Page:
The law that gives the National Security Agency the legal authority to spy on millions of Americans is set to expire at the end of the year.
That might sound like good news, a chance to perhaps scale back the agency's far-reaching powers and rethink how far its tentacles are allowed to reach into the lives of private citizens across the US.
Not so much. In fact, Congress is rushing through a bill that will expand the NSA's legal authority to collect, analyze, and act on the digital communications of American citizens.
Rep. Devin Nunes is pushing the innocuous-sounding "FISA Amendments Reauthorization Act of 2017," based on another bill submitted by Sen. Richard Burr. The bill looks to maintain and potentially expand the NSA's powers for the next seven years.
It's troubling, and a vote is expected to be rushed through this week.
The main issue with the new bill up for vote, which intelligence officials say is vital for preventing terror attacks, is its provisions for "about" collection, which allows the NSA to look through communications that merely mention a target, not those that were sent or received by that target.
The NSA rolled back this provision in April this year, but the bill would cement this kind of surveillance as being well within the agency's legal authority. The agency could restart "about" collection after giving Congress 30 days notice, The Hill reports.
The bill also aims to codify a controversial provision in the law that allows the NSA to collect texts, emails, and social media content of Americans who have been communicating with foreigners abroad — at to do so without a warrant. It's a dicey loophole that plays fast and loose with the Constitution's Fourth Amendment protections.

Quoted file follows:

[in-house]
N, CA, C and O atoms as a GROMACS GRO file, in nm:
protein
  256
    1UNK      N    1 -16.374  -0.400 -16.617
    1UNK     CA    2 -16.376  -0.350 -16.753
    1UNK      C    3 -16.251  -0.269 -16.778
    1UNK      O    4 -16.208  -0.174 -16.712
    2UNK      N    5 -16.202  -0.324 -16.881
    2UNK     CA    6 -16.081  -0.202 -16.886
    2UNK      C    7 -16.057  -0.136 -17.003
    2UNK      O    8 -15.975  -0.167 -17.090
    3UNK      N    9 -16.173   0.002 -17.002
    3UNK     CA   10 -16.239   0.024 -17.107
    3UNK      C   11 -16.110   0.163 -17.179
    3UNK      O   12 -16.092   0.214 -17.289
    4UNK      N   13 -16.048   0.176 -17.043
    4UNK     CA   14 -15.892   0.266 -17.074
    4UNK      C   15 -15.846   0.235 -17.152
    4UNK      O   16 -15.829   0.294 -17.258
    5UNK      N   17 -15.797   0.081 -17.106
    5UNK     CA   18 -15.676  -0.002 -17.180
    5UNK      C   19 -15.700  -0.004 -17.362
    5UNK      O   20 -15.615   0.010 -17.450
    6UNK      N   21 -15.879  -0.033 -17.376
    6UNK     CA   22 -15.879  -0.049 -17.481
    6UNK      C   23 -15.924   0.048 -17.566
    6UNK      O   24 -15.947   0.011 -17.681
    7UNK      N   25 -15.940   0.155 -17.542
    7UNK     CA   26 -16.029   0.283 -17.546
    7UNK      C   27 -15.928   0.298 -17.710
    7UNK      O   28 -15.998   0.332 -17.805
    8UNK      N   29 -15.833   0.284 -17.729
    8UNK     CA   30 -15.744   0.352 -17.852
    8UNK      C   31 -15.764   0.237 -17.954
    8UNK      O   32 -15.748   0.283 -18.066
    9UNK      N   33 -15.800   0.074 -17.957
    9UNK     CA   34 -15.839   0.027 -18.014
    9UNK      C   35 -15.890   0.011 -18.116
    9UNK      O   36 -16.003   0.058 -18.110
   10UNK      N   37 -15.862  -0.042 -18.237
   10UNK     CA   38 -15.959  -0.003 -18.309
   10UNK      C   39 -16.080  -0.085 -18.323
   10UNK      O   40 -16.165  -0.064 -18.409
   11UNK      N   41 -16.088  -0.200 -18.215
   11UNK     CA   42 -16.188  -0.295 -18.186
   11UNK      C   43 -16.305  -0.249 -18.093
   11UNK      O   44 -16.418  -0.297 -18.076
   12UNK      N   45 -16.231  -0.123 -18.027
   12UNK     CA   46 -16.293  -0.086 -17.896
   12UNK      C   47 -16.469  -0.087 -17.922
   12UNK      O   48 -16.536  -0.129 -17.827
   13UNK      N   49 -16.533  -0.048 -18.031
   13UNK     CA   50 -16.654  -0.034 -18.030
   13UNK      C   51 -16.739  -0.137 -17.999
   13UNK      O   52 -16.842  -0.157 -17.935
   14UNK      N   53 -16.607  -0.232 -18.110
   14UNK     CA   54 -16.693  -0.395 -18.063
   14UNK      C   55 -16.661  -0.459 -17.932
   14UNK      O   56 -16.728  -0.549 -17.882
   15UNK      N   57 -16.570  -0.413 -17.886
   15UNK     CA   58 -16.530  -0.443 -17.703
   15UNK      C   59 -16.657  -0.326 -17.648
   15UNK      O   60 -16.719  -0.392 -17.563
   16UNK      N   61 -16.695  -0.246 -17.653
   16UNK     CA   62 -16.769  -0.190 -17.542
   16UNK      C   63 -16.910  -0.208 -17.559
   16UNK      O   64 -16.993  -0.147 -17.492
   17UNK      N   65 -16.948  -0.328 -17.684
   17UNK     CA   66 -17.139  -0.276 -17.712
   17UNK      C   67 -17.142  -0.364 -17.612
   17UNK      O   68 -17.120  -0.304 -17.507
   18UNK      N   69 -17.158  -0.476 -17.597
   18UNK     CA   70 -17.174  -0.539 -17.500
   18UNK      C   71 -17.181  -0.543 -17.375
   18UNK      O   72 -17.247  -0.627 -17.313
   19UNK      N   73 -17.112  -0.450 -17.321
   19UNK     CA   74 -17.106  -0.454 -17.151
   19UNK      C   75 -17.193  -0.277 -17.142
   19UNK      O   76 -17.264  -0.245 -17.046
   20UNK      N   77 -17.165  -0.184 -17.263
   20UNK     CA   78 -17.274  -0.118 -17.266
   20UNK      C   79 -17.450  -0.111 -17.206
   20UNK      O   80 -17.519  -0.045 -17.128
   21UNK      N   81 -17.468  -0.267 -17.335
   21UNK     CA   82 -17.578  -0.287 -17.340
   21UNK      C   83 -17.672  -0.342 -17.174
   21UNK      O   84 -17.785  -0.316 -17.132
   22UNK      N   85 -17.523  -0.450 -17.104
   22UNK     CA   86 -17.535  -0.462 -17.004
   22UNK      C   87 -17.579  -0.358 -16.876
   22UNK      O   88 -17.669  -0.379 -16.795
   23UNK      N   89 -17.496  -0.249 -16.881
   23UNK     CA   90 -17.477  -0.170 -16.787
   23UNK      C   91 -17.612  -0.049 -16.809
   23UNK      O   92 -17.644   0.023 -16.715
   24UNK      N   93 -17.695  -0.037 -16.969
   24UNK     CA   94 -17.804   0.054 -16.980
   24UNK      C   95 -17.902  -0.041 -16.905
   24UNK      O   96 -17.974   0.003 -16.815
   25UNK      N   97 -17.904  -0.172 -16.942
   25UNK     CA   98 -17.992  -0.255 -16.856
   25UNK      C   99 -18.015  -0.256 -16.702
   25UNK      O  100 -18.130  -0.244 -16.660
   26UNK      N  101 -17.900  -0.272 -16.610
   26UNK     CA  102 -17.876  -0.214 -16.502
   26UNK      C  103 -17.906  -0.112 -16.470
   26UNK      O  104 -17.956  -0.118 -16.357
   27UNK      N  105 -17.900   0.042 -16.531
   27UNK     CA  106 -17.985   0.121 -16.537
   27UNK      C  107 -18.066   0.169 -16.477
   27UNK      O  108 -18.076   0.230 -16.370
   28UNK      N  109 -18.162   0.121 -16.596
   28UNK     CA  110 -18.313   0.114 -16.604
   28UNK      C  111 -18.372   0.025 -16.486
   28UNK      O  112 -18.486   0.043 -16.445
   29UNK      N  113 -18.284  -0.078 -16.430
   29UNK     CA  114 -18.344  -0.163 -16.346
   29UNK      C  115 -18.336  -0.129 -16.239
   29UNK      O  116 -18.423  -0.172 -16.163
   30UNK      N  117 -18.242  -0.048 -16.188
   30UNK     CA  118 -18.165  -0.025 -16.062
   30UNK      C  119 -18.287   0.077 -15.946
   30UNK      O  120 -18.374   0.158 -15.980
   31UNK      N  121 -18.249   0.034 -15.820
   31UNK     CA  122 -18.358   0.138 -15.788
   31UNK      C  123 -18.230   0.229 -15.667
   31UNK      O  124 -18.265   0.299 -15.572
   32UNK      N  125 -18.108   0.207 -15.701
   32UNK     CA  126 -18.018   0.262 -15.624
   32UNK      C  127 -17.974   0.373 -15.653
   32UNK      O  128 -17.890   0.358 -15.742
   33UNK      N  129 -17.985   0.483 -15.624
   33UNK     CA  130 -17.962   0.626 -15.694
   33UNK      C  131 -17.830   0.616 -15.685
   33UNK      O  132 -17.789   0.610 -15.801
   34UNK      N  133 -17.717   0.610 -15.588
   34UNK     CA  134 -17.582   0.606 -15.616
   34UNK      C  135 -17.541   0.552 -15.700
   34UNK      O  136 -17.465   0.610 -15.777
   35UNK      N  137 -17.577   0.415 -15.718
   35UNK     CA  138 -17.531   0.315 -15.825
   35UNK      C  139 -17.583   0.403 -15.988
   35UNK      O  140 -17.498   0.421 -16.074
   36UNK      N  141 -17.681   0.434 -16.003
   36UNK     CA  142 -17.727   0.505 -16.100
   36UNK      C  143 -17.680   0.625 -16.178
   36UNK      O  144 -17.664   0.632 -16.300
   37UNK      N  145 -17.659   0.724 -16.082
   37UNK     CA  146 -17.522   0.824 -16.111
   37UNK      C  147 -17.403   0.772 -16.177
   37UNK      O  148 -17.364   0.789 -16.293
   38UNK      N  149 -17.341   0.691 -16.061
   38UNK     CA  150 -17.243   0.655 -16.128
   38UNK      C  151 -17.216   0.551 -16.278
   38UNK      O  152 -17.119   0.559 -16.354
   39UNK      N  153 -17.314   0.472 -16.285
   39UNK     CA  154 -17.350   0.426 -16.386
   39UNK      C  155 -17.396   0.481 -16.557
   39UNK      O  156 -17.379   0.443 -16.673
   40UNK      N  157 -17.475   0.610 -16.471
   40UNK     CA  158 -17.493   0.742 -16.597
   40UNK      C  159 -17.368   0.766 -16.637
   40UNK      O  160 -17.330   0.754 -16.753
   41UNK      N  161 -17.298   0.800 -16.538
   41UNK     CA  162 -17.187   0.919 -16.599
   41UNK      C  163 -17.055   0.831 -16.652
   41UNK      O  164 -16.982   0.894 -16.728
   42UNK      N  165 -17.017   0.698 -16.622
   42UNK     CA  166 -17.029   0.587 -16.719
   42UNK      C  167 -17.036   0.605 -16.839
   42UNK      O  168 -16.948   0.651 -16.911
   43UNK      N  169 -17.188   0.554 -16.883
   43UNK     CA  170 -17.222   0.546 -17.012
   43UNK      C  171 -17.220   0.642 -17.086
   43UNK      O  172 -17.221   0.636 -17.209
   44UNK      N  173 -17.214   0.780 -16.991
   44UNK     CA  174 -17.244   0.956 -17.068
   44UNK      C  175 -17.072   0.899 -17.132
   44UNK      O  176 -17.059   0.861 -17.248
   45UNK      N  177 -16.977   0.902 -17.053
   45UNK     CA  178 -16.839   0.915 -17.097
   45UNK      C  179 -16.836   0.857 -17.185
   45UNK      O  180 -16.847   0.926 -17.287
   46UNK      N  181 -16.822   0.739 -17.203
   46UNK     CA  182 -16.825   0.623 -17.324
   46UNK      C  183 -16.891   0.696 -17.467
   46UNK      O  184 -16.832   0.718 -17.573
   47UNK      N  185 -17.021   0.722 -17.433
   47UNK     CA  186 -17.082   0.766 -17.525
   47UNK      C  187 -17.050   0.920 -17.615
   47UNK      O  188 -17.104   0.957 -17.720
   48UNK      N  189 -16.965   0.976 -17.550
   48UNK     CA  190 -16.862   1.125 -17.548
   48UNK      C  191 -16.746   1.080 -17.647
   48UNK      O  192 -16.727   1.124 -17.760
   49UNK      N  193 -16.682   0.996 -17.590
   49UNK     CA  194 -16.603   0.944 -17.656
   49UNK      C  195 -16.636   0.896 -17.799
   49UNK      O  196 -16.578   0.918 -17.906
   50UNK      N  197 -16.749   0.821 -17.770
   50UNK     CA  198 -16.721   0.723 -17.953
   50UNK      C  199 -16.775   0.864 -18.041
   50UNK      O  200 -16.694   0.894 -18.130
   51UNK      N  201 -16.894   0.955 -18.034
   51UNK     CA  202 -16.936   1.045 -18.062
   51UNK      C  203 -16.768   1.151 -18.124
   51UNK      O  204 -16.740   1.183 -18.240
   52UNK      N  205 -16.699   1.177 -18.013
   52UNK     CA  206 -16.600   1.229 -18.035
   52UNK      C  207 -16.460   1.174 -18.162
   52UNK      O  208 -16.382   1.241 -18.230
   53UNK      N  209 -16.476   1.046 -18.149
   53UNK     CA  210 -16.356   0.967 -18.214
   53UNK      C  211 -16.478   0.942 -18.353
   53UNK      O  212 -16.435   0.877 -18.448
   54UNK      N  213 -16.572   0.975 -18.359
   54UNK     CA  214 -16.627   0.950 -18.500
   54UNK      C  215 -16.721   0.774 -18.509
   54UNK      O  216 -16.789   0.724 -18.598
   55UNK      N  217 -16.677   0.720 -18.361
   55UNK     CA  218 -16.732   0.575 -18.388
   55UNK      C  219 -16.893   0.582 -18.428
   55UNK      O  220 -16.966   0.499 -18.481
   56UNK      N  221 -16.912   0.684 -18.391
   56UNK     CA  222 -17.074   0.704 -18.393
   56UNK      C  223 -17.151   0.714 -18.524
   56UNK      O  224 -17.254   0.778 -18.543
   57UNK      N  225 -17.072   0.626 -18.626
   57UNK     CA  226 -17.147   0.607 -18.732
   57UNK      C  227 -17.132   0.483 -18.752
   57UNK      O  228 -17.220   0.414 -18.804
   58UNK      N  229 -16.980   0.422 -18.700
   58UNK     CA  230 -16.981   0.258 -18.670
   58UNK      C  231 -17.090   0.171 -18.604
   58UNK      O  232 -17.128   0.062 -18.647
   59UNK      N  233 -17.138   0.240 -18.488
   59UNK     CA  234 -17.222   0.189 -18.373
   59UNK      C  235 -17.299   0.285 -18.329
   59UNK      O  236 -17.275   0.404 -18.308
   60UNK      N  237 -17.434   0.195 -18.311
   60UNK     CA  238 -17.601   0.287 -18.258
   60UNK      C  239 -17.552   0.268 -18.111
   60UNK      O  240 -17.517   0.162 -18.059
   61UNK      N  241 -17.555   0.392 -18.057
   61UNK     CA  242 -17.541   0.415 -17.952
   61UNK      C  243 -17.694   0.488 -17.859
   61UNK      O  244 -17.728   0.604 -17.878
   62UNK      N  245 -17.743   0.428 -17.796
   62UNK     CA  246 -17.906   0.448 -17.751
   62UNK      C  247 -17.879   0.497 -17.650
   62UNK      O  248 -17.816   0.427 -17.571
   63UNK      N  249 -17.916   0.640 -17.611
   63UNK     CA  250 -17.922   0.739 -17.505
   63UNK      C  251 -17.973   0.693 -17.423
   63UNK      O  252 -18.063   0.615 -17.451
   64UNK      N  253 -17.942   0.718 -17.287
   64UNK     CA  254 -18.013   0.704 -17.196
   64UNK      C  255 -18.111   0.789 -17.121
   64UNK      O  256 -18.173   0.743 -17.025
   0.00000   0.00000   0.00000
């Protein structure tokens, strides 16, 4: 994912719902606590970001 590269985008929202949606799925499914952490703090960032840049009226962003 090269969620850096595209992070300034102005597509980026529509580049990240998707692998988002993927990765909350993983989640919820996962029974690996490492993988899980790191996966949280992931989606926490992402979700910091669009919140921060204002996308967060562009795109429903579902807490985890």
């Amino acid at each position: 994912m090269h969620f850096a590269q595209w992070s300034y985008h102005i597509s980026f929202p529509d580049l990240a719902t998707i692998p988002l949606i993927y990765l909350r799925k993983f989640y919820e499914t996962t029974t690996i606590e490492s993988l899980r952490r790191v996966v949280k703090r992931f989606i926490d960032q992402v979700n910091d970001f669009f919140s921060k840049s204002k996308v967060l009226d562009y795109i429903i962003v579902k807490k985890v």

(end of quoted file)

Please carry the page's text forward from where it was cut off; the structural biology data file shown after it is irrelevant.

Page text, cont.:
Oh, and just like the healthcare bill, this one has been "jammed through" without enough time for members to read the thing and debate the implications, Daniel Schuman, policy director for grassroots organization Demand Progress, says.
If passed, the legislation would renew the program until 2025. The Trump administration initially hoped to have it renewed in perpetuity.
Privacy and human rights groups alike have slammed the bill. The Electronic Frontier Foundation (EFF) warned that if it passed, "nothing will be done to rein in the massive, unconstitutional surveillance of the NSA on Americans or innocent technology users worldwide."
The group has set up a tool to allow you to easily tweet at your member of Congress. All it takes is a zip code.
The ACLU also voiced strong opposition, cautioning that human rights defenders, journalists and whistleblowers are all at risk of being caught up. It's calling on the public to call Congress to demand the legislation be blocked.
“The last decade has demonstrated time and again that when surveillance laws are negotiated in secret and rushed through Congress with little debate, it often leads to abuse and constitutional violations," the organization's legislative counsel Neema Singh Guliani said.
"Yet House leadership appears poised to repeat past mistakes and quickly push for a vote on this hastily drafted legislation without giving members of Congress or the public time to debate the important privacy interests at stake.”
Edward Snowden joined ACLU's Neema Singh Guliani and Ashley Gorski, the organization's attorney with the National Security Project, for a Reddit AMA Wednesday to discuss the bill and its implications. They were flooded with questions.
"What do y'all think is the most disturbing thing the NSA has the capability of doing in regards to surveillance?" one poster asked.
Snowden said that the scariest thing is "that the NSA can 'ingest' into its surveillance systems without a warrant any communication that is only 'one end domestic.' Does that sound right to you?"
"That's the power they're trying to expand right now," he said, "and they'll succeed at it unless they get flooded with calls before the vote."